5-minute money resolutions for 2020

Jeanine Skowronski


Jeanine Skowronski

Jeanine Skowronski

Former Head of Content at Policygenius

Jeanine Skowronski is the former head of content at Policygenius in New York City. Her work has been featured in The Wall Street Journal, American Banker Magazine, Newsweek, Business Insider, Yahoo Finance, MSN, CNBC and more.

Published December 20, 2018 | 3 min read

Policygenius content follows strict guidelines for editorial accuracy and integrity. Learn about our editorial standards and how we make money.

News article image

You don't need to start the New Year under pressure to make good on all the stuff you didn't get right last year. Instead, go "easy" on the perpetual "new year, new you" mandate with one of these five-minute money resolutions for 2019.

1. Roll over your old 401(k)

"Orphan" 401(k) accounts are fairly common: A survey from A.T. Kearney found 59% of Americans had at least one from a former employer in 2017. Achieve maximum flexibility by directly rolling an orphan fund into a new employer-sponsored 401(k) or an individual retirement account. It usually just takes a phone call or two. Your old or new provider can help you conduct the transcation without incurring a tax penalty.

2. Start an emergency fund

The easiest way to save three-to-six months of expenses for a rainy day? Open an online savings account. They tend to carry higher annual percentage yields (APYs) than accounts at traditional financial institutions. They also make it harder to tap funds for non-emergencies, since you can't just click a few buttons and transfer money from checking to savings. You can compare current savings and money market account offers with Even Financial, a Policygenius partner.

3. Rebalance your portfolio

Shield yourself from market turmoil by diversifying your investment portfolio. Check in with your certified financial planner or online financial adviser to make sure you have the right mix of low-to-high risk investments.

4. Check your tax-withholding

Use the Internal Revenue Service's online withholding calculator to ensure your employer is taking enough out of your paychecks to pay Uncle Sam during the fiscal year. It's good to do this exercise annually, so you don't wind up owing big when it's time to file your taxes.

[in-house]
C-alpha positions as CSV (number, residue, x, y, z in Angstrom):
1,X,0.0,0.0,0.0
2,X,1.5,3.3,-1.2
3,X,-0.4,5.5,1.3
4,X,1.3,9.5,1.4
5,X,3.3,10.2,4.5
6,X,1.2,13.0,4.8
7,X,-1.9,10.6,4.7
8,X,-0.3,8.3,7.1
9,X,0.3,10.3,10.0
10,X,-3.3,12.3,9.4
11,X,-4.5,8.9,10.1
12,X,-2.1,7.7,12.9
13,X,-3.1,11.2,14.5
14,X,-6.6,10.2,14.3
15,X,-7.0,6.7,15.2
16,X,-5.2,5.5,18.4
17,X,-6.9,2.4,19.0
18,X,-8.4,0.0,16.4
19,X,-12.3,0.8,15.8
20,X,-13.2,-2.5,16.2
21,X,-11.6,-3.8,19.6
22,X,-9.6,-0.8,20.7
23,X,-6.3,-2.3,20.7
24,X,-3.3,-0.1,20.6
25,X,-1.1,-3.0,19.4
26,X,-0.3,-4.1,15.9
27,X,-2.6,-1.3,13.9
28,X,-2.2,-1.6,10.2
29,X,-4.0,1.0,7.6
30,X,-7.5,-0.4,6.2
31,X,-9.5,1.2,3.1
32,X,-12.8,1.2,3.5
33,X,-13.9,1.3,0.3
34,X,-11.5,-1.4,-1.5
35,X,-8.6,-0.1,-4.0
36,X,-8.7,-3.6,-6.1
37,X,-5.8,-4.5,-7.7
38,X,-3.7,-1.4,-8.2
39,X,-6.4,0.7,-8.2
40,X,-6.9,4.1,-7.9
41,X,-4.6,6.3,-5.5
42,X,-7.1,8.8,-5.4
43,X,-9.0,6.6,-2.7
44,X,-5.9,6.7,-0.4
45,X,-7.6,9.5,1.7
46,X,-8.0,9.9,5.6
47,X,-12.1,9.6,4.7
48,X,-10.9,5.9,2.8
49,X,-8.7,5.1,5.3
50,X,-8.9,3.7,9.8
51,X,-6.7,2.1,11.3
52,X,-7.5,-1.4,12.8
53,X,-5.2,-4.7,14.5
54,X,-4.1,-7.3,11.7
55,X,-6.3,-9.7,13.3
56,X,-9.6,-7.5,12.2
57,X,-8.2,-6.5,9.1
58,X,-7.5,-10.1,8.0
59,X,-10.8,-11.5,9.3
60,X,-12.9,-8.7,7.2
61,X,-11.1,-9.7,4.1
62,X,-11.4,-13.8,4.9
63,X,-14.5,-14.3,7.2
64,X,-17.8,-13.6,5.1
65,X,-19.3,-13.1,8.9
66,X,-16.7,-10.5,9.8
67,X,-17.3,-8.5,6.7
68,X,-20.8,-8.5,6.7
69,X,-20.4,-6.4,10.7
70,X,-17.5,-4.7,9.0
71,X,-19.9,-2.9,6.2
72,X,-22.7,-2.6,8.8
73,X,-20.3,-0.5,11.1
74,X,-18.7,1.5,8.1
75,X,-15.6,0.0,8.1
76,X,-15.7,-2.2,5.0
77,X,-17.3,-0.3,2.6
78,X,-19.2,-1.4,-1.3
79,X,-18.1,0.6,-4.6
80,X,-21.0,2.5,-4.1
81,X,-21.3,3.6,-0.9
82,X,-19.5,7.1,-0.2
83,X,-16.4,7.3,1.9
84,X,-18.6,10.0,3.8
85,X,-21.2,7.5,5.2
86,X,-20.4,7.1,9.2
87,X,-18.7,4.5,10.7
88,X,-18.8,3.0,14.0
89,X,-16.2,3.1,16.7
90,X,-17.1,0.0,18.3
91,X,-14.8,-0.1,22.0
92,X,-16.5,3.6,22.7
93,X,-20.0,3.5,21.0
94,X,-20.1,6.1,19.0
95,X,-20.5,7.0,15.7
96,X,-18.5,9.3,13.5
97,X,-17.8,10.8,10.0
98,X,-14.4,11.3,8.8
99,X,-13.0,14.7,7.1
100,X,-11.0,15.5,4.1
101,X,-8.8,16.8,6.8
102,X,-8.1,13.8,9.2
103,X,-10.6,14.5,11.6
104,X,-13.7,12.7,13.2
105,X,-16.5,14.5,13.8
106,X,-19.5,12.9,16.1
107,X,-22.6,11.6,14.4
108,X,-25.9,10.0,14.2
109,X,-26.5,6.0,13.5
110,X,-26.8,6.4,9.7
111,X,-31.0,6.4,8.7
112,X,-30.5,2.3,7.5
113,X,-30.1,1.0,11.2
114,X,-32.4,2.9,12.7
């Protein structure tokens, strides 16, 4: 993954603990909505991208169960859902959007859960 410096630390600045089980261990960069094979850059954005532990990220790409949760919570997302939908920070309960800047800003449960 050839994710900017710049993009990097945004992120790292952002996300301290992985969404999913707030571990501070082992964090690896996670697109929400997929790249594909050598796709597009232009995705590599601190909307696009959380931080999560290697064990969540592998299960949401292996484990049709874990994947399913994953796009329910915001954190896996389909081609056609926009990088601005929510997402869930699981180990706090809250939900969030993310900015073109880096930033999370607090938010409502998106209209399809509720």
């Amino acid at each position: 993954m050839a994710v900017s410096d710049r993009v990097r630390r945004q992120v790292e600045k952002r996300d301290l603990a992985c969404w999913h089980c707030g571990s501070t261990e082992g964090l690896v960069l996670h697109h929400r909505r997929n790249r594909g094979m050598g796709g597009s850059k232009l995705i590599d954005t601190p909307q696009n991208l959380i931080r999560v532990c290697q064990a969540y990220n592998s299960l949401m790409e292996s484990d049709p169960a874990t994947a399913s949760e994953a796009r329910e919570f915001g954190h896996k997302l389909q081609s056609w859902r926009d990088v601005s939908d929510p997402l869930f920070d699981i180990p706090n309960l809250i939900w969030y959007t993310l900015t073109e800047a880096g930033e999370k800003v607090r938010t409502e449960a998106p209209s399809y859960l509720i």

5. Fill out that life insurance application

Applying for life insurance is a lot easier than it used to be. Policygenius can help you get started and walk you through the process. Step one is compare life insurance quotes across insurers.

6. Set up auto-pay

Make sure you don't miss a bill next year by setting up auto-pay across service providers, including your insurers, cell phone servicer, cable provider and utility company. (Note: It's still a good idea to review monthly bills for errors, new fees or upcharges.)

7. Check your credit

Even savvy spenders should check their credit every few months or so. Credit report errors happen more often than you think and can sometimes show signs of identity theft. Fortunately, it's easy to check your credit for errors or surprises. Federal law entitles everyone to a free credit report from the three major credit reporting agencies — Equifax, Experian and TransUnion — every 12 months. You can get these reports at AnnualCreditReport.com.

8. Create a will

Online legal sites can help you write a will in minutes. Once you've have the documents drawn up, you'll just need to have them signed by two witnesses and a notary. Bonus: Use offer code "protectmylegacy" to get $10 off an estate plan with our partner Trust & Wills.

Disclosure: This post contains references to products or services from one or more of our advertisers or partners. While these codes earn us a small fee at no additional cost to you, we only refer products we love.

Image: Kameleon007